The ‘natural’ endpoint of dementia: death from cachexia or dehydration following palliative care?

Authors

  • Raymond T. C. M. Koopmans,

    Corresponding author
    1. Department of Nursing Home Medicine, Radboud University Nijmegen, Medical Centre, The Netherlands
    • Department of Nursing Home Medicine, Radboud University Nijmegen, Medical Centre, Code VPHG 117, PO Box 9101, 6500 HB Nijmegen, The Netherlands.
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  • Karin J. M. A. van der Sterren,

    1. Zorggroep Noord-Limburg, The Netherlands
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  • Jenny T. van der Steen

    1. Departments of Nursing Home Medicine, and Public and Occupational Health, Institute for Research in Extramural Medicine, VU University Medical Center, Amsterdam, The Netherlands
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Abstract

Objectives

To investigate the causes of death in nursing home patients with dementia, and to compare causes of death in patients who survive until the final phase of dementia with those who die before reaching that phase, adjusted for potential confounders.

Design

Observational analysis of a cohort of patients with a prospective follow-up.

Setting

Psychogeriatric nursing home ‘Joachim en Anna’ in Nijmegen, the Netherlands.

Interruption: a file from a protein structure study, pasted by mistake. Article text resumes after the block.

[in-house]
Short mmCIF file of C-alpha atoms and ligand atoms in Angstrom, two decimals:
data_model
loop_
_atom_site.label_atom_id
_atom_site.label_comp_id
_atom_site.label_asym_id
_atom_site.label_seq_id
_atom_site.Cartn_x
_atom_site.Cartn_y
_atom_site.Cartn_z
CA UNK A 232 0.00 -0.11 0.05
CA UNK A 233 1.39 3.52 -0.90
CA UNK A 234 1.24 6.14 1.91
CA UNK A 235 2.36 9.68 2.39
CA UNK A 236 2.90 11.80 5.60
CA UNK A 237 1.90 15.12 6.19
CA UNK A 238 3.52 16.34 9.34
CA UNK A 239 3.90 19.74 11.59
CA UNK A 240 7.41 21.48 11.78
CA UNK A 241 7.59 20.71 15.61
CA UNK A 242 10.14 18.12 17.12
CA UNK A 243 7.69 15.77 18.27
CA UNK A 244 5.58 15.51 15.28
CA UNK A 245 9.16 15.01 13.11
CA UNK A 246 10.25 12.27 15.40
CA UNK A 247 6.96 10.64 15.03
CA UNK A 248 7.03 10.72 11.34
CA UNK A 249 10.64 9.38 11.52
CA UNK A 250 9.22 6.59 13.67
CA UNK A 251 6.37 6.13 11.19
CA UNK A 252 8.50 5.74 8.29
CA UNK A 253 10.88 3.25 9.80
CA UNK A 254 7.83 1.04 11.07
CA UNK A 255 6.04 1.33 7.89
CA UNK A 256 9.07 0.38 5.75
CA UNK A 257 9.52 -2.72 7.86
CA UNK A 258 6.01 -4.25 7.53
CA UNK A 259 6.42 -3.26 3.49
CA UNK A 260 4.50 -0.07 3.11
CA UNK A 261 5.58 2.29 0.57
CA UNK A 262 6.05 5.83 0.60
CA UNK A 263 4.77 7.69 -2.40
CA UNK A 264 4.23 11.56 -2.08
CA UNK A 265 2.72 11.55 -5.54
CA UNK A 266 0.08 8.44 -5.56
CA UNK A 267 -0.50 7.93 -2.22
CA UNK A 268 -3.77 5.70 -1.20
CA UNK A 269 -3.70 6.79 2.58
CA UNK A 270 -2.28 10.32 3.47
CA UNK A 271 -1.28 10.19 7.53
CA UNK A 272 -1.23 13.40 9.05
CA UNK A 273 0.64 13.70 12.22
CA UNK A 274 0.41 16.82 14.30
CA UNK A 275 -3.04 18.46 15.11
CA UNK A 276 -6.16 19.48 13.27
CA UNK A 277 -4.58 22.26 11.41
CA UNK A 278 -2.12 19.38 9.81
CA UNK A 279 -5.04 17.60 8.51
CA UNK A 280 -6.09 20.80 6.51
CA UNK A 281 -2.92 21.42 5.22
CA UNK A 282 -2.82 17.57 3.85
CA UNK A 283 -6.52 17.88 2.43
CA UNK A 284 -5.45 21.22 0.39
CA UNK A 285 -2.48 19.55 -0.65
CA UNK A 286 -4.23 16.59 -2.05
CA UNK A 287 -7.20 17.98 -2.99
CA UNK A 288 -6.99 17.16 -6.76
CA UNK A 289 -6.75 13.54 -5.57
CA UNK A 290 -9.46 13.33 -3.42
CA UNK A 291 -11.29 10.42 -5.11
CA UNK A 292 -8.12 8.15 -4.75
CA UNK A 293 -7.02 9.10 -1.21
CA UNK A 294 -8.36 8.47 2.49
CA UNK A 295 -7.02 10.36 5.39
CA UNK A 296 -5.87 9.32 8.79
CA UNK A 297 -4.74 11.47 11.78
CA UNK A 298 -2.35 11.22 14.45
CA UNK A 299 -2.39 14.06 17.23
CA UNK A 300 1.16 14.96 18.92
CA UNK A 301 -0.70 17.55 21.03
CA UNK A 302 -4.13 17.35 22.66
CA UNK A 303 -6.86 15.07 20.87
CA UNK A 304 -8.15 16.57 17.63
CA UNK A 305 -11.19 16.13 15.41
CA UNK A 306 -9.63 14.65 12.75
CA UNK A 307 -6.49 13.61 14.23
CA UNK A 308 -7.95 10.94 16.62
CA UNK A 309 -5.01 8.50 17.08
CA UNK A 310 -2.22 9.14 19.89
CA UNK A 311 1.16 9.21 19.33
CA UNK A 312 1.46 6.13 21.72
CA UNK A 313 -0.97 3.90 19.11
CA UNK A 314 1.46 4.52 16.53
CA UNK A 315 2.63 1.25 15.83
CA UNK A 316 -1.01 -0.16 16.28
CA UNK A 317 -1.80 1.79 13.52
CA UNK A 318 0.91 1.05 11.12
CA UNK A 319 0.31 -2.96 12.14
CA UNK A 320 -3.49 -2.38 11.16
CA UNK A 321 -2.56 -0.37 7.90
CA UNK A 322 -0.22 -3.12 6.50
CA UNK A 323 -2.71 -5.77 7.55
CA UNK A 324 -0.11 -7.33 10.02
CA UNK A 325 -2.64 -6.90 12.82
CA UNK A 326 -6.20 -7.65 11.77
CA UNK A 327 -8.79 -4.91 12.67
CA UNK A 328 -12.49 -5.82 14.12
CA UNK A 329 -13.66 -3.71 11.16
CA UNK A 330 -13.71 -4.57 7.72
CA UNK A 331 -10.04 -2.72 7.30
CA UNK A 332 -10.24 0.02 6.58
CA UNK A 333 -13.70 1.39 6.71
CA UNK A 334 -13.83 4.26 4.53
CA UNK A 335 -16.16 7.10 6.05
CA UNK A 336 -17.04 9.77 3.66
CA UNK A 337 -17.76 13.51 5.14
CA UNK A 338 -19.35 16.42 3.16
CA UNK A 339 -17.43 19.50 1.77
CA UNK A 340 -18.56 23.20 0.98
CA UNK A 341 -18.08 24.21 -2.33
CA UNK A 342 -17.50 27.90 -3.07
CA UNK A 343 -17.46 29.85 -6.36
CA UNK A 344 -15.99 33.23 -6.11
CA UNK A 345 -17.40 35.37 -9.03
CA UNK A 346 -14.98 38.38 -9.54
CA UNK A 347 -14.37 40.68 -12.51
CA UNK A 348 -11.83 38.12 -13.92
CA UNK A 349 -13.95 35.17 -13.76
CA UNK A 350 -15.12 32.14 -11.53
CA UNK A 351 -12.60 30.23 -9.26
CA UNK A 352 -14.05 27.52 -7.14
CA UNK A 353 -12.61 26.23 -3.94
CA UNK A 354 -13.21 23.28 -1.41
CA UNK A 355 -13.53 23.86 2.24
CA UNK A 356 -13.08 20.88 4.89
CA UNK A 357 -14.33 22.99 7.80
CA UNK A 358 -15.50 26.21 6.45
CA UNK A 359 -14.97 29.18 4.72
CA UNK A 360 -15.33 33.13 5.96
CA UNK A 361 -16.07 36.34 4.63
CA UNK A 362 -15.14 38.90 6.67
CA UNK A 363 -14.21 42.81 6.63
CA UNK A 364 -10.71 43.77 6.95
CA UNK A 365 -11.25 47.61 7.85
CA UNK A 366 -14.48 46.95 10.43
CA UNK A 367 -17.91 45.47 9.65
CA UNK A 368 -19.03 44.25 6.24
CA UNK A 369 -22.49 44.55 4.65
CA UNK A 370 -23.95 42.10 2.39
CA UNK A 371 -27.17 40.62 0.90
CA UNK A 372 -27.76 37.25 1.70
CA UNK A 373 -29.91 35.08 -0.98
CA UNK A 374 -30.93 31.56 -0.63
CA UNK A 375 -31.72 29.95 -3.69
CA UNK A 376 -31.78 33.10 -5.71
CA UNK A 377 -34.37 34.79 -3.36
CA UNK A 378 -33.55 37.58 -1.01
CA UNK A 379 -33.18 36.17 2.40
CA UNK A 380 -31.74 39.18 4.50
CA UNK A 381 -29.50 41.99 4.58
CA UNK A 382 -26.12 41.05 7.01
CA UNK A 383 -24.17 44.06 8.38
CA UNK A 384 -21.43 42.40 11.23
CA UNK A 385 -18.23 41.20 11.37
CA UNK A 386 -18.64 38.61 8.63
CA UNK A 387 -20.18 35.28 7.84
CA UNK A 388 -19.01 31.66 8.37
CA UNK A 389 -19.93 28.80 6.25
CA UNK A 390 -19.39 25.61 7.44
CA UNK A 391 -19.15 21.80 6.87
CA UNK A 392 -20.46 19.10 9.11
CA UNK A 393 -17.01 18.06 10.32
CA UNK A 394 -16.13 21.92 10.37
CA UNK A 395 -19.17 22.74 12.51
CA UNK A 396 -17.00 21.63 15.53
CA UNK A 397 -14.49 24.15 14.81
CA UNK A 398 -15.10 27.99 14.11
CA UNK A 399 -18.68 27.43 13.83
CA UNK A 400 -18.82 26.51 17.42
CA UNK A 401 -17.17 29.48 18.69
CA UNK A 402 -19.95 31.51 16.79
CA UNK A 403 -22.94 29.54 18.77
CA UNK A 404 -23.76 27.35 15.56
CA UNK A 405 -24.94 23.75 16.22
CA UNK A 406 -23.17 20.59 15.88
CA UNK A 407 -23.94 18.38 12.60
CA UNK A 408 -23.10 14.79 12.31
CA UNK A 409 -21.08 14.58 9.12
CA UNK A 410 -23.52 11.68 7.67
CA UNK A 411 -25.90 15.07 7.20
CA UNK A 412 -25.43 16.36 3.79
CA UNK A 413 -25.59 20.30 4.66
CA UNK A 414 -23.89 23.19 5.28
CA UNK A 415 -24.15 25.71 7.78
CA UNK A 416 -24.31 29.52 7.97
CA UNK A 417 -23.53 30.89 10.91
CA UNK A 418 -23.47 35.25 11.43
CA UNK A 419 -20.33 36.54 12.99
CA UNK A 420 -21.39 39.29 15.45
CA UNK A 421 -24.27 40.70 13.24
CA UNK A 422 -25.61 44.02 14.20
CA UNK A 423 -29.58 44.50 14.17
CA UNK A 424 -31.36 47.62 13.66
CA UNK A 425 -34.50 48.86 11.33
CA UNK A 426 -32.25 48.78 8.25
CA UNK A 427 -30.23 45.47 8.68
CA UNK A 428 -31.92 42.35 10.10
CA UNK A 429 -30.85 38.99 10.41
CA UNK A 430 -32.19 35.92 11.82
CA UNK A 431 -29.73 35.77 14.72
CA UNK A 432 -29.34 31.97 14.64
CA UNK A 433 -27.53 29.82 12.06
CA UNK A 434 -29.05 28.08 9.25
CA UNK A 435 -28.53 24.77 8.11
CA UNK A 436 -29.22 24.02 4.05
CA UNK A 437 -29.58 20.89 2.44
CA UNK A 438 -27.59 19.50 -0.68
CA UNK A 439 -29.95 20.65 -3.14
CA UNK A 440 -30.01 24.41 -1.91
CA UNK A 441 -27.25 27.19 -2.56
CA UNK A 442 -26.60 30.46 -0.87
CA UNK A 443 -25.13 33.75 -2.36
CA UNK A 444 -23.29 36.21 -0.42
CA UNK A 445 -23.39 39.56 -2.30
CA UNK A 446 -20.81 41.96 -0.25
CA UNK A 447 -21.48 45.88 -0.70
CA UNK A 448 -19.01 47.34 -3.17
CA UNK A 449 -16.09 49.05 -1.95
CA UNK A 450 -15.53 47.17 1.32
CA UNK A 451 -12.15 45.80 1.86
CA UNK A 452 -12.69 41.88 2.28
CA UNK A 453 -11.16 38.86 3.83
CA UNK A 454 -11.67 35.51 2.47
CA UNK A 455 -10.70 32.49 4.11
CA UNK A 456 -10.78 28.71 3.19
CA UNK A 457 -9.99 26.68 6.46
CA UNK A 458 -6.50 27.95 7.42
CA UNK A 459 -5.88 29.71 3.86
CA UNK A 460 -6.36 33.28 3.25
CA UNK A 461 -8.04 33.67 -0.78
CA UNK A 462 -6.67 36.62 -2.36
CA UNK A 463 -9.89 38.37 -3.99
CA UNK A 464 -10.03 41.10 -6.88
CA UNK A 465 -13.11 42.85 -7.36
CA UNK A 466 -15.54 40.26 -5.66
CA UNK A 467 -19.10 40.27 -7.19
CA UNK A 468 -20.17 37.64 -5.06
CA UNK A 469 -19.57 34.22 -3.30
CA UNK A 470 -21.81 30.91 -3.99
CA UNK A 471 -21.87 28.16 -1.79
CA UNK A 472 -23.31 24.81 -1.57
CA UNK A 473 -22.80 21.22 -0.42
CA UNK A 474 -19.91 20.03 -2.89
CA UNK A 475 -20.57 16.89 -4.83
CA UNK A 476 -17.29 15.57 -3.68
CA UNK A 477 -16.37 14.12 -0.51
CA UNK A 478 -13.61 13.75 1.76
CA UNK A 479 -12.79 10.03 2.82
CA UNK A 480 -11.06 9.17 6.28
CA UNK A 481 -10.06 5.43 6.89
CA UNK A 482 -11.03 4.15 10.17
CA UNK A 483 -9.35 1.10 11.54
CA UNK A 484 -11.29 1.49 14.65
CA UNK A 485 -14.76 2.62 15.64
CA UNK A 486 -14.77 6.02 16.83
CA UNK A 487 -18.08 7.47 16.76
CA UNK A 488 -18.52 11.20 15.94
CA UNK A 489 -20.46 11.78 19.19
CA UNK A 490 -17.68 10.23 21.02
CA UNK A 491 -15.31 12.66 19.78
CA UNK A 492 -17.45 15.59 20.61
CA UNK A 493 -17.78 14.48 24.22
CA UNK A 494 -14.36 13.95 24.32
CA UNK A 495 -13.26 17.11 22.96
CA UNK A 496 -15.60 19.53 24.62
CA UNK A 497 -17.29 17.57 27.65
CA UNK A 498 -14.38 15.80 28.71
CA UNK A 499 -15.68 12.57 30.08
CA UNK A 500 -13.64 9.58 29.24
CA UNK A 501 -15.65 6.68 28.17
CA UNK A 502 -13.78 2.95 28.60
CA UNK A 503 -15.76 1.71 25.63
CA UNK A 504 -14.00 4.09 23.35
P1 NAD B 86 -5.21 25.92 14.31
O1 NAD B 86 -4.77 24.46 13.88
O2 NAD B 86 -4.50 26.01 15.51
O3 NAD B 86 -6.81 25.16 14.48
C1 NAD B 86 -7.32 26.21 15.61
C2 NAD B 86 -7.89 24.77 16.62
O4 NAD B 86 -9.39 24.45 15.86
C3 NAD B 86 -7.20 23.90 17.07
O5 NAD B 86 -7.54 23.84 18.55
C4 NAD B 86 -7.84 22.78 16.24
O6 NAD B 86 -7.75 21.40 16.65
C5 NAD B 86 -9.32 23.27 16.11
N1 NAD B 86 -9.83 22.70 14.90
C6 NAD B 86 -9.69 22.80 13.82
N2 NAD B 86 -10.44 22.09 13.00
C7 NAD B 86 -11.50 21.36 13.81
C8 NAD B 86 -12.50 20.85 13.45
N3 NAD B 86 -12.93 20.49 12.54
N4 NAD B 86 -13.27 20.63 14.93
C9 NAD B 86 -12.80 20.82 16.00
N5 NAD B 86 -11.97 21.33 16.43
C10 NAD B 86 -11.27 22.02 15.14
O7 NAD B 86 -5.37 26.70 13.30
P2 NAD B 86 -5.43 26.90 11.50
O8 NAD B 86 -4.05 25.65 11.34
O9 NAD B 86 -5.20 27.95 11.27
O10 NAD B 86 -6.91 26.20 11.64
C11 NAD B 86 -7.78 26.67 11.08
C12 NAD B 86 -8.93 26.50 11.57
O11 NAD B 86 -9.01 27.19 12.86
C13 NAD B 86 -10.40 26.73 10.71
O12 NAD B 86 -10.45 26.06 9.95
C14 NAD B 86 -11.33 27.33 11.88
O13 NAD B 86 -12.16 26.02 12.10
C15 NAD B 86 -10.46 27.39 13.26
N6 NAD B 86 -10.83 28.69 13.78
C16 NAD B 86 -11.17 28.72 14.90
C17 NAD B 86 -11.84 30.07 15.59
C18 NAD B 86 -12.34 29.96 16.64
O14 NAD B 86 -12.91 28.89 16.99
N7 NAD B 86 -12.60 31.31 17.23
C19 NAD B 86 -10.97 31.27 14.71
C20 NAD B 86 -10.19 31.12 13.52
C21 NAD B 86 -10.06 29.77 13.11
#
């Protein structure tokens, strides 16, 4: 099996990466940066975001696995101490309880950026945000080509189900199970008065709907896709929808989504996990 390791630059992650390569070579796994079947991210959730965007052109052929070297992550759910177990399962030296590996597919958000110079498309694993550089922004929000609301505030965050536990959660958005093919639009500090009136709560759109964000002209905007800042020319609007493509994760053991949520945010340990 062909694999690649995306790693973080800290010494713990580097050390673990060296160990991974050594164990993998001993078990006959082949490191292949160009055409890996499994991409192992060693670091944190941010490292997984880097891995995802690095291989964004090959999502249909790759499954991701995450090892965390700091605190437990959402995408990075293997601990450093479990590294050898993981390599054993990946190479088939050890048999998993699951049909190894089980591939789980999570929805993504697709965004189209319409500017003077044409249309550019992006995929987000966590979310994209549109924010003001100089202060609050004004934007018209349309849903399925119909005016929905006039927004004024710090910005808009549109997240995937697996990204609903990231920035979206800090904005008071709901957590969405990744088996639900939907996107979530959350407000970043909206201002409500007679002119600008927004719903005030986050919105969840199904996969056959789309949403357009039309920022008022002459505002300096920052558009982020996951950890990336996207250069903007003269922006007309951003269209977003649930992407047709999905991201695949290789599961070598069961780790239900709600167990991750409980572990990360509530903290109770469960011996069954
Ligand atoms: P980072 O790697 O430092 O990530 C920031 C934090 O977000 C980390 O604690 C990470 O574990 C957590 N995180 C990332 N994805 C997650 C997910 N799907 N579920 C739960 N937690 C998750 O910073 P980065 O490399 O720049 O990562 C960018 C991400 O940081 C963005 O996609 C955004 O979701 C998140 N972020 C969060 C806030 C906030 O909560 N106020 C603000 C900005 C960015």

Participants

Eight hundred and ninety dementia patients admitted between 1980 and 1989. All patients were followed until death.

Measurements

The final phase of dementia was defined as total impairment on 20 items of a functional status questionnaire. Immediate causes of death (part 1a of the Dutch death certificate) were classified by the International Classification of Health Problems in Primary Care.

Results

The three most important reported immediate causes of death were cachexia/dehydration (35.2%), cardio-vascular disorders (20.9%) and acute pulmonary diseases (20.1%), mainly pneumonia. Cachexia/dehydration was particularly common as a cause of death of patients who survived to the final phase (53.2%); survival to the final phase of dementia was an independent predictor of cachexia/dehydration as an immediate cause of death with reference to cardiovasculair disorders in multinomial regression adjusted for age at death, gender, and type of dementia.

Conclusion

Patients who survive to the final phase of dementia are more likely to die from cachexia or dehydration than those who die before. The findings contribute to a debate on what should be reported as the immediate cause of death in dementia including perspectives from a palliative care viewpoint. Copyright © 2006 John Wiley & Sons, Ltd.

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